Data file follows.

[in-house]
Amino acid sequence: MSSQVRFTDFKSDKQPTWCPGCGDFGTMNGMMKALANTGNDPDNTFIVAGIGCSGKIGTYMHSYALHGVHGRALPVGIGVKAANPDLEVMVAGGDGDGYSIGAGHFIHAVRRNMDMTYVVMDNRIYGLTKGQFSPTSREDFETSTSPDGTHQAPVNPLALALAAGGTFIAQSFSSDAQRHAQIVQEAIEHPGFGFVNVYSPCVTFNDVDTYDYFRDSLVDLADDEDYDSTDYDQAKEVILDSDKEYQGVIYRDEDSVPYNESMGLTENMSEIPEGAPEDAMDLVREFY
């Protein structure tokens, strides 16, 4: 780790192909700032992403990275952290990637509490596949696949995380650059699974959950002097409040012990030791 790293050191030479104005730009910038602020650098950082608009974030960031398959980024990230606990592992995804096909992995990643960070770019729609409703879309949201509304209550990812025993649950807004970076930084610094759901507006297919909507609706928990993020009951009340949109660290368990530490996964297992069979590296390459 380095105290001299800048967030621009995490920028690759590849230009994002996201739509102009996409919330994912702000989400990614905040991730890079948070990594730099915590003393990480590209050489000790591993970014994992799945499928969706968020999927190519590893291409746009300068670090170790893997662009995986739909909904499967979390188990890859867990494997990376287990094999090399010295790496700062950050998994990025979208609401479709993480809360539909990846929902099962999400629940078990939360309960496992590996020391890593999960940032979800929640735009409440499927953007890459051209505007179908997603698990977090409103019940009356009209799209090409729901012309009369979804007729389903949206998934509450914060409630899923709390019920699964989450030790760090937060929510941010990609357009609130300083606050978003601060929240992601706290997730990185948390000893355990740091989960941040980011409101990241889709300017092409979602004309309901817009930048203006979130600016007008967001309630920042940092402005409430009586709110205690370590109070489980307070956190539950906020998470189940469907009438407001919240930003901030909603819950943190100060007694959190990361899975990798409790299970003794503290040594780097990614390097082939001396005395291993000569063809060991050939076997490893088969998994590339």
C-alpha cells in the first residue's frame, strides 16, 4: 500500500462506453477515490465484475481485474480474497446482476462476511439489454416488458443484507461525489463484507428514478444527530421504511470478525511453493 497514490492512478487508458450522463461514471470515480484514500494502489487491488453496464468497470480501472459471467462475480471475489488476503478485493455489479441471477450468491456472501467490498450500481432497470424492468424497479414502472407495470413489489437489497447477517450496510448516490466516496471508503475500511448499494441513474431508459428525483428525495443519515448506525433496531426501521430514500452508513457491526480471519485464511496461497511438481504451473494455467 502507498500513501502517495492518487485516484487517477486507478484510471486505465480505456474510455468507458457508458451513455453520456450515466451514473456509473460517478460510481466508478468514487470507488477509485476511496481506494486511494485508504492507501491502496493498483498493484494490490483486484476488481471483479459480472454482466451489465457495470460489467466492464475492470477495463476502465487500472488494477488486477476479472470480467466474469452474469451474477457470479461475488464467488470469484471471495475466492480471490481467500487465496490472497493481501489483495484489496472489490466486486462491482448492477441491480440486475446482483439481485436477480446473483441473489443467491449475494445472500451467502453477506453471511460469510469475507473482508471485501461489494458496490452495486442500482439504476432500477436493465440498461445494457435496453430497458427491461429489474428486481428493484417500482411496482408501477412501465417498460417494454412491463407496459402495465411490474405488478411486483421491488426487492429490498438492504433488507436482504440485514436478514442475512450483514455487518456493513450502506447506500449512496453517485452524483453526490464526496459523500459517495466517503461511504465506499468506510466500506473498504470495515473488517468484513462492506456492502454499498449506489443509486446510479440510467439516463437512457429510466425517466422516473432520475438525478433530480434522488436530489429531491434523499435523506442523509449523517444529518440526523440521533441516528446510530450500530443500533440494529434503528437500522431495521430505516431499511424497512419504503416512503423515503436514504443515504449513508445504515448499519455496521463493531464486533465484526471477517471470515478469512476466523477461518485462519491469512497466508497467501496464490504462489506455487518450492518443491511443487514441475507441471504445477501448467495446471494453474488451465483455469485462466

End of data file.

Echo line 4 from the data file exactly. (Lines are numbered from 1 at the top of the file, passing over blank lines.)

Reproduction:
C-alpha cells in the first residue's frame, strides 16, 4: 500500500462506453477515490465484475481485474480474497446482476462476511439489454416488458443484507461525489463484507428514478444527530421504511470478525511453493 497514490492512478487508458450522463461514471470515480484514500494502489487491488453496464468497470480501472459471467462475480471475489488476503478485493455489479441471477450468491456472501467490498450500481432497470424492468424497479414502472407495470413489489437489497447477517450496510448516490466516496471508503475500511448499494441513474431508459428525483428525495443519515448506525433496531426501521430514500452508513457491526480471519485464511496461497511438481504451473494455467 502507498500513501502517495492518487485516484487517477486507478484510471486505465480505456474510455468507458457508458451513455453520456450515466451514473456509473460517478460510481466508478468514487470507488477509485476511496481506494486511494485508504492507501491502496493498483498493484494490490483486484476488481471483479459480472454482466451489465457495470460489467466492464475492470477495463476502465487500472488494477488486477476479472470480467466474469452474469451474477457470479461475488464467488470469484471471495475466492480471490481467500487465496490472497493481501489483495484489496472489490466486486462491482448492477441491480440486475446482483439481485436477480446473483441473489443467491449475494445472500451467502453477506453471511460469510469475507473482508471485501461489494458496490452495486442500482439504476432500477436493465440498461445494457435496453430497458427491461429489474428486481428493484417500482411496482408501477412501465417498460417494454412491463407496459402495465411490474405488478411486483421491488426487492429490498438492504433488507436482504440485514436478514442475512450483514455487518456493513450502506447506500449512496453517485452524483453526490464526496459523500459517495466517503461511504465506499468506510466500506473498504470495515473488517468484513462492506456492502454499498449506489443509486446510479440510467439516463437512457429510466425517466422516473432520475438525478433530480434522488436530489429531491434523499435523506442523509449523517444529518440526523440521533441516528446510530450500530443500533440494529434503528437500522431495521430505516431499511424497512419504503416512503423515503436514504443515504449513508445504515448499519455496521463493531464486533465484526471477517471470515478469512476466523477461518485462519491469512497466508497467501496464490504462489506455487518450492518443491511443487514441475507441471504445477501448467495446471494453474488451465483455469485462466